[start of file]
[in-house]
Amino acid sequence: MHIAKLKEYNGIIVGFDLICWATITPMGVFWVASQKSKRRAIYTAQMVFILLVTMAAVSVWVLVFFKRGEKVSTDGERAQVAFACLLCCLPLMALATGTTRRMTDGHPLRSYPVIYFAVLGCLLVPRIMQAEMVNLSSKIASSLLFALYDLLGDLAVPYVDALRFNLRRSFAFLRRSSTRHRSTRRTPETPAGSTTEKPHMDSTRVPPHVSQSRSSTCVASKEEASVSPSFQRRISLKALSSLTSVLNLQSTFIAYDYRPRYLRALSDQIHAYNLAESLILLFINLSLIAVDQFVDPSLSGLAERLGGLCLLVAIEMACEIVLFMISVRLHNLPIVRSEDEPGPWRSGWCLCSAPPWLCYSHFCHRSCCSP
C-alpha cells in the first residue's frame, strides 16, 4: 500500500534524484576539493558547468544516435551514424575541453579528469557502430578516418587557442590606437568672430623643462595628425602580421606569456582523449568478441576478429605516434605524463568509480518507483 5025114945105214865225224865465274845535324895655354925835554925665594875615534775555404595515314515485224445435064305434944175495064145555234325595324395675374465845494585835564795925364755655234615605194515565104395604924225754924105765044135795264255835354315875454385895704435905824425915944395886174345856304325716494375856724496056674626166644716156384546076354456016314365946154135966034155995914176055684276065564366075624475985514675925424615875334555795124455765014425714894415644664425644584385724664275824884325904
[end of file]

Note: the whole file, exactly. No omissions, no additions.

[in-house]
Amino acid sequence: MHIAKLKEYNGIIVGFDLICWATITPMGVFWVASQKSKRRAIYTAQMVFILLVTMAAVSVWVLVFFKRGEKVSTDGERAQVAFACLLCCLPLMALATGTTRRMTDGHPLRSYPVIYFAVLGCLLVPRIMQAEMVNLSSKIASSLLFALYDLLGDLAVPYVDALRFNLRRSFAFLRRSSTRHRSTRRTPETPAGSTTEKPHMDSTRVPPHVSQSRSSTCVASKEEASVSPSFQRRISLKALSSLTSVLNLQSTFIAYDYRPRYLRALSDQIHAYNLAESLILLFINLSLIAVDQFVDPSLSGLAERLGGLCLLVAIEMACEIVLFMISVRLHNLPIVRSEDEPGPWRSGWCLCSAPPWLCYSHFCHRSCCSP
C-alpha cells in the first residue's frame, strides 16, 4: 500500500534524484576539493558547468544516435551514424575541453579528469557502430578516418587557442590606437568672430623643462595628425602580421606569456582523449568478441576478429605516434605524463568509480518507483 5025114945105214865225224865465274845535324895655354925835554925665594875615534775555404595515314515485224445435064305434944175495064145555234325595324395675374465845494585835564795925364755655234615605194515565104395604924225754924105765044135795264255835354315875454385895704435905824425915944395886174345856304325716494375856724496056674626166644716156384546076354456016314365946154135966034155995914176055684276065564366075624475985514675925424615875334555795124455765014425714894415644664425644584385724664275824884325904